Page last updated at 13:48 GMT, Monday, 18 May 2009 14:48 UK

Carmakers delay car scheme start

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Industry hopes for car scrapping scheme

Ford and Honda have delayed the start of their involvement in the UK car scrappage scheme, saying there are a number of matters still to be resolved.

Ford has suspended deliveries of vehicles to dealers, while Honda has told its dealers not to register any cars under the scheme.

Both carmakers have expressed concerns about the VAT arrangements.

Cars that are more than 10 years old can now be scrapped in return for a £2,000 discount on a new model.

Both manufacturers have said they remain committed to the scheme, with Ford saying it was confident it could begin sales "within a few days".

'Seeking clarification'

Under the scheme, the government will subsidise £1,000 while the motor industry will provide at least a similar discount.

However, Honda says it is seeking clarity on the contribution from industry, as well as on a couple of other "administrative points".

In terms of shifting new cars it's not going to do as much as hoped
Kieran Puffett, editor of car price guide Parker's

A Honda spokesman said: "Relating to the £1,000 contribution - the original request was for a contribution of £1,000 from the industry.

"We were looking at splitting that between the manufacturer and our dealers but we're being told that we can't do that."

He added that they were being told that manufacturers alone would have to make up the payment, and Honda was challenging that.

A spokesman for Ford said: "Based on details which have only become apparent late in these negotiations [between the government and manufacturers], Ford is working to resolve some outstanding administrative issues."

The Society of Motor Manufacturers and Traders (SMMT) said it was seeking to clarify the exact tax position.

Ford sold more cars than any other manufacturer in the UK in 2008. Latest SMMT figures show that Ford accounts for almost 17.5% of all cars sold in the UK so far this year, giving it the biggest market share so far in 2009.

'Industry boost'

Business Secretary Lord Mandelson has said the £300m scheme will "provide a boost to the industry and kick-start sales".

But critics say it is not generous enough and does nothing to encourage the take-up of low emission cars.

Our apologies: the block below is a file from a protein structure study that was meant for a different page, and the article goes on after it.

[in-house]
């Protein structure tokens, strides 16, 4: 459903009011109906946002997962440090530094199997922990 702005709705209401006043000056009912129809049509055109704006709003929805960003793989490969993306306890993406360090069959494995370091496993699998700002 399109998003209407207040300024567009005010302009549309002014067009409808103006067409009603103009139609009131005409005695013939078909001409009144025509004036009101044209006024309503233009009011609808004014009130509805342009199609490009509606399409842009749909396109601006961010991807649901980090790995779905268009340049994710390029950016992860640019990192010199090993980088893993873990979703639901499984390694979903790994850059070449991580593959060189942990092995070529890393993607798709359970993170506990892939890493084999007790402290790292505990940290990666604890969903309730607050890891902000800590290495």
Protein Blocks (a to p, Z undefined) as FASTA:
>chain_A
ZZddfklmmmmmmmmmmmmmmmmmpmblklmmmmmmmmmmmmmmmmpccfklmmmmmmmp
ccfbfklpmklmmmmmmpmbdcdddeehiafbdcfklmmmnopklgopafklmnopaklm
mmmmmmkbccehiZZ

A scrappage scheme is exactly the sort of policy we need during a recession. It will boost demand and help the environment at the same time
David Frost, British Chambers of Commerce

New UK car sales were down 28.5% in the first four months of 2009 compared with the previous year.

Earlier this month, research by car price guide Parker's found that of 600 people questioned, 81% said they would not be taking advantage of the scrappage deal.

"An awful lot of people were putting off their car-buying decision until they heard about the scheme and having heard it it's not actually enough for them to really think about buying a brand new car," said Kieran Puffett, editor of Parker's.

"They will be looking at other alternatives. So in terms of shifting new cars it's not going to do as much as hoped."

However, the British Chambers of Commerce (BCC) welcomed the initiative.

"A scrappage scheme is exactly the sort of policy we need during a recession. It will boost demand and help the environment at the same time," said the BCC's director general David Frost.

'Flood of enquiries'

So far 38 manufacturers have signed up to the scheme.

Unlike some other countries, the UK scheme doesn't prevent motorists part-exchanging an old, small model for a brand-new gas guzzler
Andy Atkins, Friends of the Earth

Similar initiatives have already been tried in other countries. In Germany, for example, a scrappage scheme helped boost new car sales by 40% in March.

Lord Mandelson said that since the announcement of the scheme in the Budget there had been "a flood of enquiries from customers".

Meanwhile, motoring organisation the AA said it could pump as much as £2bn into the UK's car sector, adding that even if only 1% of motorists took it up, it would be over-subscribed.

President of the AA Edmund King said the scheme would "transform the chances of survival in a crash for thousands of car owners" whose current old cars offer substantially less protection than newer models.

But Friends of the Earth executive director Andy Atkins said the scrappage scheme was "a lost opportunity" to cut emissions.

"Unlike some other countries, the UK scheme doesn't prevent motorists part-exchanging an old, small model for a brand-new gas guzzler," he said



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Green Car Website Scrappage scheme scrap ends - 10 hrs ago
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